Posted on March 2, 2023 at 4:30 am
March is Developmental Disabilities Awareness Month and prompts us to consider our level of awareness, what is and isn’t in place in our community for inclusion of all people of all abilities, and what we can do as individuals and as a community to be open to and inclusive of everyone.
Inclusion requires intentionally. It is not enough to say, “They could have come if they wanted to,” without acknowledging all the systems in place that have separated people with disabilities from communities.
Equality is often interpreted such that everyone gets the same thing. But true equity offers access to each person according to their needs. Unfortunately, it is rare to see this play out in our lives.
At all ages, people with support needs are separated from their peers, and segregation denies people with disabilities access to communities and normalizes othering and isolation. Because this way of operating is so pervasive, most people grow up without experiencing a meaningful relationship with someone who has a developmental disability. This is a disservice to everyone.
Without exposure to different ways of being throughout our lives, people are inclined to become afraid of what they do not understand. It’s easy to fall into the trap of moralizing behaviors we are not familiar with and labeling people with disabilities as bad and deserving of separation from others.
Families of children with disabilities experience the loss of things that most families take for granted.
Sometimes they experience direct rejection. Their child may not be included to participate in a field trip or after-school activities. Social rejection can be more subtle, such as not being invited to playdates and birthday parties.
The experiences pile up and send the message that these families are not welcome.
It can already be logistically challenging to get out into the community because of things like mobility, sensory input, and medical support. When trying something new is so often accompanied by the fear of more negative interactions and rejection, these experiences quickly lead to isolation for families. So getting “out there” often requires being personally invited and assured there will be support.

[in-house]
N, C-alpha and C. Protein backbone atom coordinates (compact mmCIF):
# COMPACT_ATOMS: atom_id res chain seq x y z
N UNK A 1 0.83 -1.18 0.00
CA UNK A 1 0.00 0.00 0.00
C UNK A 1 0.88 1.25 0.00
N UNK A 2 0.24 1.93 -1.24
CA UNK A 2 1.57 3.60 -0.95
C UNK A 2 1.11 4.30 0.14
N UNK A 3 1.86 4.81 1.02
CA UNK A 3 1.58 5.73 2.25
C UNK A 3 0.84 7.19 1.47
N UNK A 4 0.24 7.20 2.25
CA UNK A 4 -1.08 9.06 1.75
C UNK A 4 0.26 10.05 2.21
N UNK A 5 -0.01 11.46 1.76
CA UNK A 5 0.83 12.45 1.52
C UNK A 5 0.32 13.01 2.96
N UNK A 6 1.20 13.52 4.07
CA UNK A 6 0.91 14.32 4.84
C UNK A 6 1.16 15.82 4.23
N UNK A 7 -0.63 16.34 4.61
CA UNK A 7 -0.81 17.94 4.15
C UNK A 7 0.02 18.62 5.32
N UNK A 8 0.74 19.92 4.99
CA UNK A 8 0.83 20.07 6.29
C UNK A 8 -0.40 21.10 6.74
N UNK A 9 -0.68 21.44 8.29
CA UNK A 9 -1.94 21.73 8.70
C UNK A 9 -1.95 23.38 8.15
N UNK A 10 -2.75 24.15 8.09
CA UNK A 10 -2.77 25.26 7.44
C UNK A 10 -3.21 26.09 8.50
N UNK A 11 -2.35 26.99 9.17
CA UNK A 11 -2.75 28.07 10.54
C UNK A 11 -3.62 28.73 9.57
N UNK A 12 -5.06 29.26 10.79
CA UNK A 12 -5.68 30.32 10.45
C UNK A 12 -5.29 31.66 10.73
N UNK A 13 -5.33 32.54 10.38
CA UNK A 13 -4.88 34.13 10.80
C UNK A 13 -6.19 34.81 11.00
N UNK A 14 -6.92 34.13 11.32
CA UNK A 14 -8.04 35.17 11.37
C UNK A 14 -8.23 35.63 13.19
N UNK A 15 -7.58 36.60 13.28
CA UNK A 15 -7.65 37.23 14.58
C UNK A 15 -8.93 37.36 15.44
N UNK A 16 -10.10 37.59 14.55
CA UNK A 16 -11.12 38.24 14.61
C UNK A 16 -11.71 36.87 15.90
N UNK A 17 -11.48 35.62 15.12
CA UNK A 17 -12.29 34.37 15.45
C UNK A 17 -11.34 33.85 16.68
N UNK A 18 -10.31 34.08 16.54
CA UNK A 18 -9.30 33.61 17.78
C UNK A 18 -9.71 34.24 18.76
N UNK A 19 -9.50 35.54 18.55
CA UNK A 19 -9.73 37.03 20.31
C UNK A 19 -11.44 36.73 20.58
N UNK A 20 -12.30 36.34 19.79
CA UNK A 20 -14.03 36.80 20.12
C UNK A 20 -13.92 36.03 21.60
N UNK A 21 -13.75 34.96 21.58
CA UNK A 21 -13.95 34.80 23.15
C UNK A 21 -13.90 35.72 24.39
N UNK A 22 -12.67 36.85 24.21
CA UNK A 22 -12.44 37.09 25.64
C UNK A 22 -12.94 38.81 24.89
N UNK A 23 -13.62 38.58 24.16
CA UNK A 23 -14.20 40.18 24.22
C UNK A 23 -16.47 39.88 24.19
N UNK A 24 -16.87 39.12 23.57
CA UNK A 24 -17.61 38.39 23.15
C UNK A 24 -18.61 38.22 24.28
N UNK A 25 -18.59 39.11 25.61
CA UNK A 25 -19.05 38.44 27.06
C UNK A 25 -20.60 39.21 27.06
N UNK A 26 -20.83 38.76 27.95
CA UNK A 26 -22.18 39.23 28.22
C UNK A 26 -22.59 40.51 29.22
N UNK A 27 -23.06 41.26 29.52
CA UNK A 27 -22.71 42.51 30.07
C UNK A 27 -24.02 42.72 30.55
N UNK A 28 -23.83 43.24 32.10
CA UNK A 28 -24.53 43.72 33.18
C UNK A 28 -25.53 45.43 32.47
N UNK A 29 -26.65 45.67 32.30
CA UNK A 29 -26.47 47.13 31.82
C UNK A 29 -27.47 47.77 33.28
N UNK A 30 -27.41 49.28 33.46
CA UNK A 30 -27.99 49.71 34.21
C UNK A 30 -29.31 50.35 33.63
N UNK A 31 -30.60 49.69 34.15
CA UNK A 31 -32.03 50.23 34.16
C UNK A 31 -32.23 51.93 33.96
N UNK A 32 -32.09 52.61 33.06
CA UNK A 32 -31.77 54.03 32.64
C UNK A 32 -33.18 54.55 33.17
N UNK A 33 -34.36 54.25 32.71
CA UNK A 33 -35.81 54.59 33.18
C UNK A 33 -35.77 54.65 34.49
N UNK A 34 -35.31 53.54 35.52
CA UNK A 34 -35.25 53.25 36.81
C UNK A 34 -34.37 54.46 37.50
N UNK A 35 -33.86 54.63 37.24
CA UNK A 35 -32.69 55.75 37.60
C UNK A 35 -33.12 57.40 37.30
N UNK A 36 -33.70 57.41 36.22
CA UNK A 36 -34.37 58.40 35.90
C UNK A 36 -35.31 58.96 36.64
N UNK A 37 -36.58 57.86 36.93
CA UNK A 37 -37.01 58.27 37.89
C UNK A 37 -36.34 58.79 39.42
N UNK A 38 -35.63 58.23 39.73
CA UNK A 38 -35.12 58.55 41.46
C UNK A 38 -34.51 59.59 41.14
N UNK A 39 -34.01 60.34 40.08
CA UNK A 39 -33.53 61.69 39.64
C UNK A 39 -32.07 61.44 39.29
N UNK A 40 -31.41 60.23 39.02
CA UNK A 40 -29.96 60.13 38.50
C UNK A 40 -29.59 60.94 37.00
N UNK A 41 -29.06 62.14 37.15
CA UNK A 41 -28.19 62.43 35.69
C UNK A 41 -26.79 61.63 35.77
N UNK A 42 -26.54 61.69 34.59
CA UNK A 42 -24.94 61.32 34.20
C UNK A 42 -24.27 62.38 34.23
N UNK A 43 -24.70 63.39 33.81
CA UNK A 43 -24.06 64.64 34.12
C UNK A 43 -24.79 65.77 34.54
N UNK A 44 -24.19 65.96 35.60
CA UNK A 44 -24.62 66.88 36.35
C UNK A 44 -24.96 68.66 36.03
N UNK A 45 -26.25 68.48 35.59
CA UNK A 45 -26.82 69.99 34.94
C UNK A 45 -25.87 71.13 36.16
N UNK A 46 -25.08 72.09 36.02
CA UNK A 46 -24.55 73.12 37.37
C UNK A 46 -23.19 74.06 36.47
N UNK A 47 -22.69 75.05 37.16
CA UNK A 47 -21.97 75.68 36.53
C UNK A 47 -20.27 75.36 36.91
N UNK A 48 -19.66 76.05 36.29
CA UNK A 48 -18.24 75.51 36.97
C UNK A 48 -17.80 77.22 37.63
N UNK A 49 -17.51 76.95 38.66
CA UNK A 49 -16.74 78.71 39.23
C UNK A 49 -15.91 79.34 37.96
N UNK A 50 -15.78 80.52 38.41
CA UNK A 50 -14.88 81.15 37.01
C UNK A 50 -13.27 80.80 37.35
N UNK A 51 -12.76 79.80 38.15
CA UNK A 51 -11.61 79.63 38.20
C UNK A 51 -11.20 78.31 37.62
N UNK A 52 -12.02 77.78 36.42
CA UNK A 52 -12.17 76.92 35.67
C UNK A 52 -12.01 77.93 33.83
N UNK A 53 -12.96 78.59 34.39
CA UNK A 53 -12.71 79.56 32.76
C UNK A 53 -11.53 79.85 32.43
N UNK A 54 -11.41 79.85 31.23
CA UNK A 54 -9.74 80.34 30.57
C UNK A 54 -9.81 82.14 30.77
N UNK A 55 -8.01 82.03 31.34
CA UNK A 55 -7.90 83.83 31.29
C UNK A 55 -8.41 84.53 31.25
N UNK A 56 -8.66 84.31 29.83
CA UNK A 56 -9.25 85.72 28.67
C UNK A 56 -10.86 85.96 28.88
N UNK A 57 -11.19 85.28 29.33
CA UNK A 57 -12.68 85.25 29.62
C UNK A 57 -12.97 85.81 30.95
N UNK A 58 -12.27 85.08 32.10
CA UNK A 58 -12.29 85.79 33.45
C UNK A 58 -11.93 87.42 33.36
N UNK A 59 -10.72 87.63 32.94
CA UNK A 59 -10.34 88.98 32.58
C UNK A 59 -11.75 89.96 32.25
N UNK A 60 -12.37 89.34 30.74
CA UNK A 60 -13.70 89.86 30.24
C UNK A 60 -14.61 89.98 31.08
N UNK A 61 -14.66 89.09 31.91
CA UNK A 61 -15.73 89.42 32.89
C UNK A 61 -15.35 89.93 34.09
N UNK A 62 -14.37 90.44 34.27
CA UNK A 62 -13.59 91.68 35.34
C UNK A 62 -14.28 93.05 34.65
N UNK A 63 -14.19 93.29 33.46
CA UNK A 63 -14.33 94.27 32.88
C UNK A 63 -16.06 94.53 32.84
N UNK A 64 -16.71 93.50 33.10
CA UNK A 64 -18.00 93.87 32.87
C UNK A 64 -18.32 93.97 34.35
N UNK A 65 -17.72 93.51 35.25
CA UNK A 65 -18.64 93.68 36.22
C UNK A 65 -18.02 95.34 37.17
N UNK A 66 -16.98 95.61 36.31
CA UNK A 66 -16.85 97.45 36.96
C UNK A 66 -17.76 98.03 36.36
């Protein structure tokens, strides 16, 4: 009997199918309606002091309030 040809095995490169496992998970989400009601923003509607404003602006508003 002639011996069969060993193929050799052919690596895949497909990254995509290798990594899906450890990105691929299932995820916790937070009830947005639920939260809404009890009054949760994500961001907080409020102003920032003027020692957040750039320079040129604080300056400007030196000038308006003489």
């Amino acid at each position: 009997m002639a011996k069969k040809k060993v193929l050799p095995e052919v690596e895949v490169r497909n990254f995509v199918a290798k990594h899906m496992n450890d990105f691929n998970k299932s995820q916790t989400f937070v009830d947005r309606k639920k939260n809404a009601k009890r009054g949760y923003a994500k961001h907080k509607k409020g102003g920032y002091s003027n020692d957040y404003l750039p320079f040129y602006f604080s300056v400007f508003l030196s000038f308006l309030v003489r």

Spokane County Library District has partnered with The Arc of Spokane’s Parent to Parent program to offer Sensory Storytime to provide more opportunities for families to be intentionally welcomed into the community.
Saturdays, March 4–25, 10–11am
This program is open to people of all ages to come experience the joy of stories, music, play time, and crafts designed to be as inclusive and adaptive as possible.
Creating spaces that challenge our learned preference for people who look and act the same as us is a worthy goal. A low-effort way to learn about disability is to read self-aware, inclusive literature.
I encourage you to think about the characters with disabilities or physical disfigurements you have seen in media throughout your life. Were they presented as a full, complex person?
Most times, these characters are the villain or a challenge for the protagonist to overcome. Alternatively, we see people with disabilities portrayed as inspirational for simply living their lives, which also is an act of othering.
Here are some book recommendations for different ages and reading levels that can challenge our misconceptions about disability and teach us to grow more inclusive communities. These books are available from the SCLD catalog and can be placed on hold for pickup at all SCLD libraries.
Children’s Picture Books
Adults Nonfiction & Memoir
Tami Leitz is The Arc of Spokane’s Parent to Parent Coordinator. She works to empower and support parents, siblings, and caregivers throughout Spokane County who have children with disabilities in their lives. Her program connects them with families of children and adults with support needs or disabilities who’ve had similar journeys. The Parent to Parent program also hosts Sibshops (sibling support groups), parent support groups, trainings, and fun-filled events. Tami is the parent of three daughters including Claire, a 16-year-old with Down syndrome and autism.
Tags: adults, awareness, booklists, books, community, Developmental Disabilities Awareness Month, disability, kids, parents, reading, story time, teens, tweens